It is clear that the Governor of the Bank of England wants nothing to do with credit easing. How will credit easing be co-ordinated with quantitative easing, and who will make the credit judgments? What assumptions have the Government made about the probability of default and loss in the event of default as a consequence of credit easing? There is absolutely nothing on this in the Chancellor's autumn Statement. Has credit easing actually been approved by the Permanent Secretary? Does it pass the tests for value for money? How much will the banks benefit? My sneaking suspicion is that this is another back-hander to the banks, something that the banks will benefit from more than SMEs. We have the abject failure of Project Merlin as evidence of the ability of the banks to constantly outwit this Government.
Much was made in the leaks over the weekend about infrastructure expenditure: an extra £5 billion. I am not going to look a gift horse in the mouth-this is a good move-but let us put it in context. This Government cut public expenditure investment by £50 billion a year ago. It is now increasing it by £5 billion over a four-year period: £1 billion per annum is going to be spent by the Government on additional infrastructure expenditure out of total government expenditure during that period of about £2.8 trillion. Mr Fallon said on "Newsnight" last night that pension fund participation in this programme was guaranteed. I invite the Minister to name some of the projects where agreements have been reached, to tell us what the pay arrangements are or the tolls that will be charged.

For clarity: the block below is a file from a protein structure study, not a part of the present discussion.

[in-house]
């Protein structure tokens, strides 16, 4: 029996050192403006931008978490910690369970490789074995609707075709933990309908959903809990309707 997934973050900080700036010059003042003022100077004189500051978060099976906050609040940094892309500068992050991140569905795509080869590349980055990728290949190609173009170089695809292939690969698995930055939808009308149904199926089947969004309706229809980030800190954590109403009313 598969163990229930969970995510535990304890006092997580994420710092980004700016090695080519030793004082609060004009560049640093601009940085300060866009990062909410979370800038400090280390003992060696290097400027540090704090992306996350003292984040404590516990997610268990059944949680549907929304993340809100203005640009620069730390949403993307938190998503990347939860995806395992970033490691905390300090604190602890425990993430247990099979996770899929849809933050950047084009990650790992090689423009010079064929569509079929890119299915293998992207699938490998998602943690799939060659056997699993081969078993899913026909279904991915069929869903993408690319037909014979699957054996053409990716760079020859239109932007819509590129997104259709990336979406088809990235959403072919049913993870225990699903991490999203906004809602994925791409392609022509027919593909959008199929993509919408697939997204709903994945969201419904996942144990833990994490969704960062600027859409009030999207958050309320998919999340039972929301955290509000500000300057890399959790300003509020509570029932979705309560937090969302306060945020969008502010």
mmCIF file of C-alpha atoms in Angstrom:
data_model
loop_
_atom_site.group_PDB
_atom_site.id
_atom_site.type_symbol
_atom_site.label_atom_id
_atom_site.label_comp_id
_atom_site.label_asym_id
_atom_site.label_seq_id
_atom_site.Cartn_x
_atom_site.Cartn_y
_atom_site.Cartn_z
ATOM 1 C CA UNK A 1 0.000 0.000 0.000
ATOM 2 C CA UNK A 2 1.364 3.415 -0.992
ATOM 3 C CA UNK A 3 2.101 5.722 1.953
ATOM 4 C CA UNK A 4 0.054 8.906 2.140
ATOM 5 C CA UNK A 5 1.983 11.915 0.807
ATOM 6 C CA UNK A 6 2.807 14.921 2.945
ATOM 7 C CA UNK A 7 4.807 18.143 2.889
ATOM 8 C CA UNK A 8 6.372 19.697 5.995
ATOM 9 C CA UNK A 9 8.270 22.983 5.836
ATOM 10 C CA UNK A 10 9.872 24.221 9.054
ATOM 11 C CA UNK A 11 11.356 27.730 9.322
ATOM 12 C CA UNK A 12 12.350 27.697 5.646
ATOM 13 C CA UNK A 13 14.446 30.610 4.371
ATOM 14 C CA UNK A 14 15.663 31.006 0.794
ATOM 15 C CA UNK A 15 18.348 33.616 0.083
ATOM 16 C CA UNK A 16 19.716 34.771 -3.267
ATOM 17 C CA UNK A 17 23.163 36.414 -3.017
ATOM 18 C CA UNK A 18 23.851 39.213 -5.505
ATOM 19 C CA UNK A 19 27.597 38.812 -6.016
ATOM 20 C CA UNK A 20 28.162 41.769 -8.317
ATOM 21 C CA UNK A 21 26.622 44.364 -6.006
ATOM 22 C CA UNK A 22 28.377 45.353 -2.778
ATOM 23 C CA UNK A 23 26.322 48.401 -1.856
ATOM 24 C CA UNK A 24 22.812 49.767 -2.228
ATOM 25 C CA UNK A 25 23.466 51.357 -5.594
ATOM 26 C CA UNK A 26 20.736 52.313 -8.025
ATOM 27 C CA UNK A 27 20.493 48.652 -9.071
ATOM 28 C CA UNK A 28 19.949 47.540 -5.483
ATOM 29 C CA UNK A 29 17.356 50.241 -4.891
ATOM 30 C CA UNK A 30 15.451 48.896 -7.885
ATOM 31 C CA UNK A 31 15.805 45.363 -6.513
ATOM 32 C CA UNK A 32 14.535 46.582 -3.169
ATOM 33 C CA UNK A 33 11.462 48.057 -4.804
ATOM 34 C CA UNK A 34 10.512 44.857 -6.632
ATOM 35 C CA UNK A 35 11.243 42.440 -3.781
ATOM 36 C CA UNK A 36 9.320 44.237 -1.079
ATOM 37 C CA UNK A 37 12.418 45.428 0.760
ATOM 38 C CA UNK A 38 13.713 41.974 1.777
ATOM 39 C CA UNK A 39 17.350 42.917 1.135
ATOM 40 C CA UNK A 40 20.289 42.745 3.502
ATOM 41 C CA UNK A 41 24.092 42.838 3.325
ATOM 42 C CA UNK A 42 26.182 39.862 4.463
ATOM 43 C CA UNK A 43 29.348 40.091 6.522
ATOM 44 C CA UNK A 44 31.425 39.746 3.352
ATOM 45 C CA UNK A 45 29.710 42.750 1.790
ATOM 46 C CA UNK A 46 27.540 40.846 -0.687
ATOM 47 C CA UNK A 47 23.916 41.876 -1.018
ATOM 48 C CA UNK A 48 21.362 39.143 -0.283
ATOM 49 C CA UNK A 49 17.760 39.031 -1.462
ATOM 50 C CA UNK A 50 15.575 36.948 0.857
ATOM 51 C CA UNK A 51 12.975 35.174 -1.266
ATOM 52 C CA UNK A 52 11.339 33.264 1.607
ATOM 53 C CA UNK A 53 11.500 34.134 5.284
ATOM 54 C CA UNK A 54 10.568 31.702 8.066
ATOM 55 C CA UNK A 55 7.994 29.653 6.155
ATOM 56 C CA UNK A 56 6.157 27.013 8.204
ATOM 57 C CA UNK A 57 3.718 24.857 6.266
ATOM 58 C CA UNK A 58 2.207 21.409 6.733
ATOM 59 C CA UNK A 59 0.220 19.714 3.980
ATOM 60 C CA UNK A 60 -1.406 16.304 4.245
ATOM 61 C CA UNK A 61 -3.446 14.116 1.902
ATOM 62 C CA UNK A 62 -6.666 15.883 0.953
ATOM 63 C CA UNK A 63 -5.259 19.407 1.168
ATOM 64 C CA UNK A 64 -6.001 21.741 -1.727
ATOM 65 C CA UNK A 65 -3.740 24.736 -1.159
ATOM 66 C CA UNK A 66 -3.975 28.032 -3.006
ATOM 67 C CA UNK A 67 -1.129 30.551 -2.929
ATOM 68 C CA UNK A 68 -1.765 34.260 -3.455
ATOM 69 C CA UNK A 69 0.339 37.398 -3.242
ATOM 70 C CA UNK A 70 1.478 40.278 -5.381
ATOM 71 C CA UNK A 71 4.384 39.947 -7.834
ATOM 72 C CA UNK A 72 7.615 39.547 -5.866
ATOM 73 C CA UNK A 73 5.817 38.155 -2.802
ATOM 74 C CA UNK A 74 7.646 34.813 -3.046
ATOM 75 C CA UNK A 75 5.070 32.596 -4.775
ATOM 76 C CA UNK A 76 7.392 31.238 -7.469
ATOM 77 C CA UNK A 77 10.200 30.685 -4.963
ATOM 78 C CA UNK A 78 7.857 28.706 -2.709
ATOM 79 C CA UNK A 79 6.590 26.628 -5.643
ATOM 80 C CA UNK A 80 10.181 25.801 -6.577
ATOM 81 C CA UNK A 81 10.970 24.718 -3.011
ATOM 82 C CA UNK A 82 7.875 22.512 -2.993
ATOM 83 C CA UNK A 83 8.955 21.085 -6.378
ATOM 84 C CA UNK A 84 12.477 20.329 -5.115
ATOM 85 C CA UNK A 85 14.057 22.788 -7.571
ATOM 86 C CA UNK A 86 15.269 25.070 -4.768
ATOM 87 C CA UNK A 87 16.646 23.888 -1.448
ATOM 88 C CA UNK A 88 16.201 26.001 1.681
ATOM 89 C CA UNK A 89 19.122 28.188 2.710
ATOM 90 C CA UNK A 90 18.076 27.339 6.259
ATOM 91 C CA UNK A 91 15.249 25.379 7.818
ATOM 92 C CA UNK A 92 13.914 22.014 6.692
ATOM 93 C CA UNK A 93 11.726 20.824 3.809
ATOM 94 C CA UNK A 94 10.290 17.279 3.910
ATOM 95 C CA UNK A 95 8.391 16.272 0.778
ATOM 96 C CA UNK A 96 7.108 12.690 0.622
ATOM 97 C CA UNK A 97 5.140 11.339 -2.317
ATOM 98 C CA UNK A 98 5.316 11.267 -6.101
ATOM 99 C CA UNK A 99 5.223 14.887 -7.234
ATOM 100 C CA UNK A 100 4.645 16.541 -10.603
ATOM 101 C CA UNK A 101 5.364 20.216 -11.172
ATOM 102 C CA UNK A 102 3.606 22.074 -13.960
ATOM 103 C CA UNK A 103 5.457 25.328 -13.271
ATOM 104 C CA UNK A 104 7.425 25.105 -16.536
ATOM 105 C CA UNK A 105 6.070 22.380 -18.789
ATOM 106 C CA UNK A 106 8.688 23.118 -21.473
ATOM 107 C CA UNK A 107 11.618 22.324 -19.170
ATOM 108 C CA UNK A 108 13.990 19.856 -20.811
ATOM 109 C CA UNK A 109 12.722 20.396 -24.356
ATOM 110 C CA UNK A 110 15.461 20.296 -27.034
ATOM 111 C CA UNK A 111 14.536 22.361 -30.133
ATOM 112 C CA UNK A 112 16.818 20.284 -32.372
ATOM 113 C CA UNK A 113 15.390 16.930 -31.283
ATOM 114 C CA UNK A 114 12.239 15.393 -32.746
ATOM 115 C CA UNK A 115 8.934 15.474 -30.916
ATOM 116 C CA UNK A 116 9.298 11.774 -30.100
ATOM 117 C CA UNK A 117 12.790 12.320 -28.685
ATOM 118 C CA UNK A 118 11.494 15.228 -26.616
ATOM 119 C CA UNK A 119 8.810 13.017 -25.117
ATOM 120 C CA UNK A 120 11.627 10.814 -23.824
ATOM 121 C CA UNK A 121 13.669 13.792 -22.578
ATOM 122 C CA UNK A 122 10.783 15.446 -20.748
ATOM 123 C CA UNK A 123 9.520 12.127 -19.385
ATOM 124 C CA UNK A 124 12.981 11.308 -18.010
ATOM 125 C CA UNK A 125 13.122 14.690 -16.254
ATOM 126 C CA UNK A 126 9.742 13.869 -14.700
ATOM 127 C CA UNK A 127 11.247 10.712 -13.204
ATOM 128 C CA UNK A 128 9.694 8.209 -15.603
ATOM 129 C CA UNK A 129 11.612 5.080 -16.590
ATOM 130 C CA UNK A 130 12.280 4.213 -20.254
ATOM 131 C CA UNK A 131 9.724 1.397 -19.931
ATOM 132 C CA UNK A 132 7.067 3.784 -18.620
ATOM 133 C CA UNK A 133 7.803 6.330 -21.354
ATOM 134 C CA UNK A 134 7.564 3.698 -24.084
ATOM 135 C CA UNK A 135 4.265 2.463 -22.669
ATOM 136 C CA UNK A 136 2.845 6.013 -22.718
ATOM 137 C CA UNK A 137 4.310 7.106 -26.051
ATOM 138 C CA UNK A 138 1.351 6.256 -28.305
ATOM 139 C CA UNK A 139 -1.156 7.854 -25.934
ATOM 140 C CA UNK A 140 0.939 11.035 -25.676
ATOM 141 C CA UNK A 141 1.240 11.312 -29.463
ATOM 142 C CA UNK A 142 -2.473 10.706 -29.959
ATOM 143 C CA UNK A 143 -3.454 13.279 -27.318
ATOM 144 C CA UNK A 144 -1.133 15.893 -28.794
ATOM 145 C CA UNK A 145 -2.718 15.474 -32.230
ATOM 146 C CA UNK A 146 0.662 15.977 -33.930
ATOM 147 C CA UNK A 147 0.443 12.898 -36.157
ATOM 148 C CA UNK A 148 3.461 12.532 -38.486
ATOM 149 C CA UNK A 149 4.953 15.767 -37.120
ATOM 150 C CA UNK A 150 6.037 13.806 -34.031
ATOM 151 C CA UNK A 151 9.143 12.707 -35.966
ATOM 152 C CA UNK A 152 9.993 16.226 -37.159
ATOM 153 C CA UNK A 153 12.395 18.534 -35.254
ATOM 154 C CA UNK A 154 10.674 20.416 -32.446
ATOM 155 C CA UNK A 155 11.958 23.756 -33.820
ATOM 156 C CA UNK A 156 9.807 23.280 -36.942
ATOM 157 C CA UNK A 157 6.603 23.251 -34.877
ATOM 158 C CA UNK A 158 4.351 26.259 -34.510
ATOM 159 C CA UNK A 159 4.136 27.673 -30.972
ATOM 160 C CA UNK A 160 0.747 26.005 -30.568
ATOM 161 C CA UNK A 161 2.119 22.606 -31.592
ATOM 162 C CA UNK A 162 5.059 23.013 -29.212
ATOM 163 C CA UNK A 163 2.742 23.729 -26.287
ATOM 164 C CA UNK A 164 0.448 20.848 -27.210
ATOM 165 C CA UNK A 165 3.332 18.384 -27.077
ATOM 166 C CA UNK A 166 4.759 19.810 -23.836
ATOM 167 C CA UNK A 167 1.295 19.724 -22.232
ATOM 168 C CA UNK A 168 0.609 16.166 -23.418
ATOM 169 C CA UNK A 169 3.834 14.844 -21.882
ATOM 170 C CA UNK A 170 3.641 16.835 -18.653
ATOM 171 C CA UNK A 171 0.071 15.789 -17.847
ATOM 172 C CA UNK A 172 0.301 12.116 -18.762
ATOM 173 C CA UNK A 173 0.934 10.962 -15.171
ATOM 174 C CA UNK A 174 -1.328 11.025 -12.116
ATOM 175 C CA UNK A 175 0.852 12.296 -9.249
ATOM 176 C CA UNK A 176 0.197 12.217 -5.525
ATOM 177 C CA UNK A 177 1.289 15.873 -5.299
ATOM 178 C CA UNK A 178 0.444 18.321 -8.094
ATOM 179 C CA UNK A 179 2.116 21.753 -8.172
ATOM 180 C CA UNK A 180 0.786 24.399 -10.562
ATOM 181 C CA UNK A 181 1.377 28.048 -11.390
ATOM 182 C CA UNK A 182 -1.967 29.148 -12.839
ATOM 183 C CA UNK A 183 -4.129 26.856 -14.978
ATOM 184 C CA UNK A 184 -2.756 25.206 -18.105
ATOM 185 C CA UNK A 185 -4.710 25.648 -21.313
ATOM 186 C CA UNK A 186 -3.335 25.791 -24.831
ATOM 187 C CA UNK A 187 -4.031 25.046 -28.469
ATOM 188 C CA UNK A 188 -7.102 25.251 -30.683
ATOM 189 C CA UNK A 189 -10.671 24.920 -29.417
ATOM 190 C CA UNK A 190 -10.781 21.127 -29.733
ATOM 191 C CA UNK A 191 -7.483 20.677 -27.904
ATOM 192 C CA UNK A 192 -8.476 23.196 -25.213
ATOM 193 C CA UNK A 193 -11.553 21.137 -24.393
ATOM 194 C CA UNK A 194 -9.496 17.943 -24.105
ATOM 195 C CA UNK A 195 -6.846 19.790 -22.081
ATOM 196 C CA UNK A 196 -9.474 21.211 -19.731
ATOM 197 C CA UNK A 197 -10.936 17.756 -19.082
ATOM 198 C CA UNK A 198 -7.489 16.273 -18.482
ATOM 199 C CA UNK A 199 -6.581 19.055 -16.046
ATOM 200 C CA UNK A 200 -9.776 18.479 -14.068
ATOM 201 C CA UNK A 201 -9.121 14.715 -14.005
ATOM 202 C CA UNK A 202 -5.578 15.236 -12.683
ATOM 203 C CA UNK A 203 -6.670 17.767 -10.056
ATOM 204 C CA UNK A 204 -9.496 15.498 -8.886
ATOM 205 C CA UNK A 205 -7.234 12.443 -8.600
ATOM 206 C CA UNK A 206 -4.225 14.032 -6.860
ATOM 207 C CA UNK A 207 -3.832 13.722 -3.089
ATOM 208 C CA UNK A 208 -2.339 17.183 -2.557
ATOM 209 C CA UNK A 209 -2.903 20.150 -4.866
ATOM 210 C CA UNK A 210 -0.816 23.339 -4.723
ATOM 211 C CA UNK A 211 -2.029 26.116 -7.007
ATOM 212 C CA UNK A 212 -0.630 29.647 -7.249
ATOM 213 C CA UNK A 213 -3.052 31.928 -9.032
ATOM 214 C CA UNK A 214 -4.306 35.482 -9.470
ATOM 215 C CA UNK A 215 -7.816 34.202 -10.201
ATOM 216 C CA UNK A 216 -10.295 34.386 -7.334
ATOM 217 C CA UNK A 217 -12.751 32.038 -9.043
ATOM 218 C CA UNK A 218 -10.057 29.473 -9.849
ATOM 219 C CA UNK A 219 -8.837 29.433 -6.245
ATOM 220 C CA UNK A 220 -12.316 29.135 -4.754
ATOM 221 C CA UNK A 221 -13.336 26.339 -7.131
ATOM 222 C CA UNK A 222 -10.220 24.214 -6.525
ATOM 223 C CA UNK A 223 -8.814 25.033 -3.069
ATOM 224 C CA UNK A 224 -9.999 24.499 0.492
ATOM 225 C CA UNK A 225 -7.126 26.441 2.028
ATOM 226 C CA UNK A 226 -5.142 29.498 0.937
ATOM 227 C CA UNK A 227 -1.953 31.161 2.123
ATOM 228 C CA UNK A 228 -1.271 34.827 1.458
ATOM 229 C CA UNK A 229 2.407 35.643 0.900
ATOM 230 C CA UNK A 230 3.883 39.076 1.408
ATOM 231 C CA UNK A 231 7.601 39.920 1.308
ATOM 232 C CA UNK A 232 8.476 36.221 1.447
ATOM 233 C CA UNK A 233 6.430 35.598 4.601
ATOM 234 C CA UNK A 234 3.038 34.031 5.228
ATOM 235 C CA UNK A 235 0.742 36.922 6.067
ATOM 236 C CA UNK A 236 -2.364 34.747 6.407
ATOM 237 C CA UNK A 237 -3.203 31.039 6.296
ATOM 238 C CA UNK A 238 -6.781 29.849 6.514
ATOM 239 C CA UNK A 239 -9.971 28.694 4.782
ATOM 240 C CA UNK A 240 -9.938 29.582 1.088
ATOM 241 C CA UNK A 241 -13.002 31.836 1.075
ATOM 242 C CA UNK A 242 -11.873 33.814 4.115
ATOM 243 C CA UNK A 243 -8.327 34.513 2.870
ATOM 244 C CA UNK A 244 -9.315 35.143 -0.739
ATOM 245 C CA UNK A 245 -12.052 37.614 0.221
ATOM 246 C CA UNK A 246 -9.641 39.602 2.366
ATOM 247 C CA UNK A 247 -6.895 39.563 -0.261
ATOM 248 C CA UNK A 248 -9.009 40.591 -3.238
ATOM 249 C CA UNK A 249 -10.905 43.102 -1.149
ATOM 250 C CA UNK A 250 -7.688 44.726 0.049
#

Quite frankly, this does not cut the mustard. I remind the House that in this autumn Statement, the Government have said they will cut investment by public funds by the following amounts over the next four years: £2.4 billion, £3.2 billion, £2.5 billion, £2 billion, £2.4 billion and £4.1 billion. Those are the real numbers, not the figments of imagination that we got out of the proposals for infrastructure investment. Nor does the Treasury seem to have given any thought to how these funds would displace funds that otherwise would have been used to support new private sector investment.
I will also say a little about the bank levy. Project Merlin has clearly failed. The Governor of the Bank of England has said that lending to SMEs has contracted-not increased, contracted-by £5 billion over the last 12 months. Does the Minister agree with that number? What assumption have the Government made about how the bank levy will operate in the future? Will it be passed on to customers? Let us remember that the Government are not increasing the total tax paid by banks; they are merely adjusting the rate. This Government do not believe that the banks can pay any more tax but are planning to increase the tax on women and families by £1.3 billion a year through adjustments to the family tax credit. This is contemptible, verging on the wicked.